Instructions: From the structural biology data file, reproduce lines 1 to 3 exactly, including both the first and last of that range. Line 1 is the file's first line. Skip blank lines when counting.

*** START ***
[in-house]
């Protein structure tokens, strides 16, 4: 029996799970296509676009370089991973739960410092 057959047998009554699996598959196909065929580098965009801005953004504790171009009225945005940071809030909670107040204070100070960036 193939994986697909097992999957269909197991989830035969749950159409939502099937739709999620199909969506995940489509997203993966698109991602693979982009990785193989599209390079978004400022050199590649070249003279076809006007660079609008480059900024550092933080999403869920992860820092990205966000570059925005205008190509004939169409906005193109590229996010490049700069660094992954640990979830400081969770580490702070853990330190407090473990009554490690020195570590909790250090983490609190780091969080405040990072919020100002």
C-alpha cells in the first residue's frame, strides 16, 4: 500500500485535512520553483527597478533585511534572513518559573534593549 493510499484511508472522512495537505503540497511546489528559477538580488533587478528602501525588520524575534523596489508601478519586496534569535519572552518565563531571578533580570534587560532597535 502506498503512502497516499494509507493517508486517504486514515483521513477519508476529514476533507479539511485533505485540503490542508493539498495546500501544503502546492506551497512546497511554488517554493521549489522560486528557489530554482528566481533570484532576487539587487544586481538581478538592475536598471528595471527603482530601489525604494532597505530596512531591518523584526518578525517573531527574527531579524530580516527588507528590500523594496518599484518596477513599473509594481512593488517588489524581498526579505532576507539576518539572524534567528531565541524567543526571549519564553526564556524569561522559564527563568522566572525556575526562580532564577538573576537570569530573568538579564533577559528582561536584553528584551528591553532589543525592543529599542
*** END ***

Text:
[in-house]
């Protein structure tokens, strides 16, 4: 029996799970296509676009370089991973739960410092 057959047998009554699996598959196909065929580098965009801005953004504790171009009225945005940071809030909670107040204070100070960036 193939994986697909097992999957269909197991989830035969749950159409939502099937739709999620199909969506995940489509997203993966698109991602693979982009990785193989599209390079978004400022050199590649070249003279076809006007660079609008480059900024550092933080999403869920992860820092990205966000570059925005205008190509004939169409906005193109590229996010490049700069660094992954640990979830400081969770580490702070853990330190407090473990009554490690020195570590909790250090983490609190780091969080405040990072919020100002």
C-alpha cells in the first residue's frame, strides 16, 4: 500500500485535512520553483527597478533585511534572513518559573534593549 493510499484511508472522512495537505503540497511546489528559477538580488533587478528602501525588520524575534523596489508601478519586496534569535519572552518565563531571578533580570534587560532597535 502506498503512502497516499494509507493517508486517504486514515483521513477519508476529514476533507479539511485533505485540503490542508493539498495546500501544503502546492506551497512546497511554488517554493521549489522560486528557489530554482528566481533570484532576487539587487544586481538581478538592475536598471528595471527603482530601489525604494532597505530596512531591518523584526518578525517573531527574527531579524530580516527588507528590500523594496518599484518596477513599473509594481512593488517588489524581498526579505532576507539576518539572524534567528531565541524567543526571549519564553526564556524569561522559564527563568522566572525556575526562580532564577538573576537570569530573568538579564533577559528582561536584553528584551528591553532589543525592543529599542